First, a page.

Sawdust in the coop.

Discussion in 'Coop & Run - Design, Construction, & Maintenance' started by chknlitl, Aug 3, 2010.

  1. chknlitl

    chknlitl Out Of The Brooder

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    My Dad does a lot of woodworking and builds things like furniture, hand made chess sets, decorations etc... He has a vaccum system in his shop with a collection canister and he just dumps it when its full. I was thinking i could use it. I currently use hay and pine shavings in the coop and I probably clean it out too often, but I was wondering if I can use sawdust with the pine shavings and hay in the coop. Will the sawdust cause respiratory problems and/or will the chickens eat it and cause digestive problems. I'm just thinking that the finer sawdust will help with absorbtion of the sometimes runny stuff.
     
    Last edited: Aug 3, 2010
  2. Cetawin

    Cetawin Chicken Beader

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    I know some have and do use saw dust but I would be afraid to because of the likely respiratory issues. It would seem to me that it would only add dust to their environment for them to breathe...hopefully someone who has done it or who knows for sure will jump in here for you.

    By the way...I do not think you can really clean out the coop too much. I scoop mine daily and refresh the bedding as necessary...I completely change it out a couple times per month.
     
  3. razmond

    razmond Out Of The Brooder

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    Total newbie here, but having had the chickens in the house for 10 wks (what? it was a big box!) [​IMG] They were just dusty. Remember Cedar is a huge no-no. Now that they are camping outside, I'm using pine shavings, even though it's bigger, it's still kinda dusty. I hear what you're saying though about absorbing that little extra... it might be a good mix... but for me... for four girls generate enough dust on their own without my supplementing. Good thought on recycling though.
     
  4. Kansaseq

    Kansaseq Prairie Wolf Farm Asylum

    Feb 12, 2009
    NE Kansas
    My feed store has two types of shavings available: the traditional chip type shaving, and a sawdust type. I really didn't think I'd like the sawdust type, but it's actually become my favorite and is more absorbent and fluffy. Why don't you try mixing it in with your shavings and see how you like it?
     
  5. woodmort

    woodmort Chillin' With My Peeps

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    Quote:My feed store has the same kind of variety. I find the "course" shavings to be more like wood chips than shavings which doesn't really do the job of absorbing the wet and poop. The "fine" is mostly sawdust and really dusty and cakes up too much. Consequently I buy a bale of each and mix them. Works okay but if I can get real shavings I prefer them.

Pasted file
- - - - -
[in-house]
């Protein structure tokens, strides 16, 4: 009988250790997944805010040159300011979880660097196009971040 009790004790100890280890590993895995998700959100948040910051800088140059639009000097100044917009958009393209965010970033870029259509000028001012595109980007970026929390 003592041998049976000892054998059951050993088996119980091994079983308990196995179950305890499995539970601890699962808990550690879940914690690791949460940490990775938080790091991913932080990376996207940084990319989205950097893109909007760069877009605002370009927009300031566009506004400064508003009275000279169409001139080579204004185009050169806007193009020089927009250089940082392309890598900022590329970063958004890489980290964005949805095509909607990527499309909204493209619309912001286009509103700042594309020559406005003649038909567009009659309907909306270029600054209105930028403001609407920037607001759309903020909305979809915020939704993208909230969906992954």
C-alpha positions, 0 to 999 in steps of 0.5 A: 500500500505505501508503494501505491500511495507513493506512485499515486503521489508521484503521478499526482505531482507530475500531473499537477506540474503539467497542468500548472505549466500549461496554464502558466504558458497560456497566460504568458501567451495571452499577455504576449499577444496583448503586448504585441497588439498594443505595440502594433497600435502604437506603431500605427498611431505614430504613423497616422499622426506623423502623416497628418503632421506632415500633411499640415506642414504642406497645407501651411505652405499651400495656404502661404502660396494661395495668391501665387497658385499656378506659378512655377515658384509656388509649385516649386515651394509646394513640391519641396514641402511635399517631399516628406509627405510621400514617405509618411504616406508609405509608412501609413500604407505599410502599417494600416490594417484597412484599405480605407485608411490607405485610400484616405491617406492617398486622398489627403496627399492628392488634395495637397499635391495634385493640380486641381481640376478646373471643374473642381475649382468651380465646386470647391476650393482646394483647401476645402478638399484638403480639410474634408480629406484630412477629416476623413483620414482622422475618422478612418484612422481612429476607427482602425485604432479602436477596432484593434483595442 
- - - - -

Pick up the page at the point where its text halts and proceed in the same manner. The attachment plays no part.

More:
BTW, as an old woodworker who worked with a variety of different kinds of wood, many with toxic dust, I would suggest forgoing using the shop dust for chickens. It would, of course, depend on what your dad was using but I'd be careful--not just for the wood but the fungus that is found in some dried wood is toxic as well so using pine or maple, which are okay by themselves, could be bad.
     
    Last edited: Aug 3, 2010
  6. patandchickens

    patandchickens Flock Mistress

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    As long as the sawdust is not from pressure-treated wood or 'questionable' species (like walnut), which it probably isn't, why not just try it and see how you like it? In GENERAL most sawdust is too fine and dusty to work well, but since sawdust varies according to what kind of equipment it comes offa (and who was using the equipment), there are some kinds of sawdust that are more pellet- or fine-shavings-like and not too bad.

    If you don't like how it is in the coop, don't use any more of it [​IMG]

    Good luck, have fun,

    Pat
     
  7. chknlitl

    chknlitl Out Of The Brooder

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    My dad uses all kinds of wood from zebra to cyprus, juniper, cedar, cherry, pine, etc etc so it probably wouldnt be a good idea. I forgot about the cedar being an issue. Thats why we have this site. Thanks
     

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